Director Greg McLean has yet to escape the shadow of his 2005 Aussie breakout, Wolf Creek, which inspired him to helm a 2013 sequel (with apparently a third installment on the way). Besides 2007 crocodile creature feature Rogue (which also starred Radha Mitchell), he hasn’t had the opportunity to do so, and the low-grade US studio feature The Darkness certainly doesn’t do him any favors. A familial domestic drama regarding insidious Native American spirits plaguing an unhappy white suburban nuclear family thanks to their autistic preadolescent son’s predisposition as a conduit for their terror is problematic on several levels, the least of which is the suggestion of autism as a preternatural harbinger of doom. Despite starting off on solid ground with recognizable cast members engaged in clichéd woes of the economically privileged, McLean’s screenplay, co-written by Shayne Armstrong and Shane Krause, fails to blend the banality of its domestic issues with its sprinkling of supernatural concerns, and by the half way point becomes so unforgivably ludicrous it seems more likely the film was an impromptu, experimental genre exercise than a film professional actors of known caliber willingly signed on to after reading the script.
When Peter (Kevin Bacon) and Bronny Taylor (Radha Mitchell) take their teenage daughter Stephanie (Lucy Fry) and autistic son Michael (David Mazouz) to the Grand Canyon for a family trip, they don’t expect to return with unexpected guests. After uncovering five mystical stones in a secret and sacred site in the canyon, Michael’s decision to steal the stones results in five Native American spirits plaguing his family, stirring and feeding off negative energy until they are able to cross the barrier from their world into ours. To combat the dark forces, the family must come together and enlist the help of some mystical personalities.
For one thing, it seems the Taylor family had deep seated foundational issues before their fateful Grand Canyon trip inspired little Michael to dislocate five precious obsidian stones from their eternal resting places. It is obvious Peter and Bronny have established a strained pattern of miscommunication they’re not going to overcome easily, the kind we’ve seen countless married couples consumed by after letting time and closeness create a taken-for-granted pallor. Meanwhile, daughter Stephanie’s eating disorder isn’t portrayed as an occurrence she’d peripherally dabbled in, meaning the negative energy with which the dislocated spirits are being breastfed from aren’t extreme enough for the purposes of McLean’s scenario, or we should have had an establishing sequence of a family untouched by anguish prior to the Grand Canyon trip.
Both Kevin Bacon and Radha Mitchell are generally serviceable actors, both with their fair share of uninspired items on their resumes (the inclusion of Paul Reiser as Bacon’s finicky boss is a welcome, if rather uninvolving distraction). Neither of them are given any leverage to create characters with any sort of emotional dimension, another aspect hobbling audience investment in this increasingly silly scenario. Instead, The Darkness seems to employ all the worst tropes of contemporary horror cinema (despite a beginning sequence which recalls something like Adrian Garcia Bogliano’s Here Comes the Devil, 2012), its terrorized family a group of composite cardboard cutouts (like the recent Poltergeist remake) eventually saved by a random mystical spiritualist, which are usually thankless roles for ethnic actors (The Last Exorcism II), here embodied by two earnest Latinas willingly endangering themselves to assist a compromised white family by spouting gibberish in Spanish at entities who are nothing more than shadowy outlines leaving soot everywhere.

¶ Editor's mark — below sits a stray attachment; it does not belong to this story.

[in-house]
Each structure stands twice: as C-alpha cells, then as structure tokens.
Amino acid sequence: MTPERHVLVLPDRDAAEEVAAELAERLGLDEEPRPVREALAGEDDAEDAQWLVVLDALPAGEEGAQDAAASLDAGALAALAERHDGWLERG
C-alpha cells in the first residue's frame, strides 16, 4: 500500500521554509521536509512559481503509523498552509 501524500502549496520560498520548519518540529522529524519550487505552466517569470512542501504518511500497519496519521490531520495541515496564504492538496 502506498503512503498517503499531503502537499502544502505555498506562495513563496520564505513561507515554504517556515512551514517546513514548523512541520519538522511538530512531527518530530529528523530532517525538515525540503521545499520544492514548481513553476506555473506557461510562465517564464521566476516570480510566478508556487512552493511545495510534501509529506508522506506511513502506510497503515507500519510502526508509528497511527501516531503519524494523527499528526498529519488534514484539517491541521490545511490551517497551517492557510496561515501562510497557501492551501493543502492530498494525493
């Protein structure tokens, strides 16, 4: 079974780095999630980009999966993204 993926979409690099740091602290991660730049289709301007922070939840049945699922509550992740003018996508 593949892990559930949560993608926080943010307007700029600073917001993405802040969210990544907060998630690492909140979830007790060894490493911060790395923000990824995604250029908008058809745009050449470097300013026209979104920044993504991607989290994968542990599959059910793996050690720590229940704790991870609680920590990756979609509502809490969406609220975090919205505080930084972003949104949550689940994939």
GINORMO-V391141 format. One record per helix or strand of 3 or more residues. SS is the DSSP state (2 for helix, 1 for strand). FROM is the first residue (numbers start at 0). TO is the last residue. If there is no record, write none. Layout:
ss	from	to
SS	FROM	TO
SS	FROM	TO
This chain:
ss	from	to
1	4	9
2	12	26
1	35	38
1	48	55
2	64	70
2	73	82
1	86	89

Blumhouse Productions and Chapter One Films released the title in May, 2016 with the assistance of distributor High Top Releasing, and it raked in ten million at the domestic box office despite a slew of negative reviews. A Blu-ray release from Universal Home Entertainment presents the title in Widescreen 2.40:1, and enhanced production values (including some great exterior shots in the opening Grand Canyon sequences from DP Toby Oliver) would seem to indicate a more polished narrative than what eventually transpires. What’s credited as a “shocking alternate ending,” along with deleted scenes, are included as bonus features.
By ‘shocking,’ the marketing materials for the film mean ‘not audience friendly’ (and the initial treatment plays like something the studio would have demanded to excess after test audience misgivings). Although this alternate nine-minute finale doesn’t make up for the uninspired narrative as a whole, its dire conclusion suggests why McLean might have been attracted to the project in the first place.
For additional consideration are seven deleted sequences equaling nearly ten minutes of screen time.
As uninspired a genre entry as even its generic title suggests, The Darkness can’t muster the ability to entertain as a campy misfire or a formulaic thriller.
Film Review: ★½/☆☆☆☆☆
Disc Review: ★★★½/☆☆☆☆☆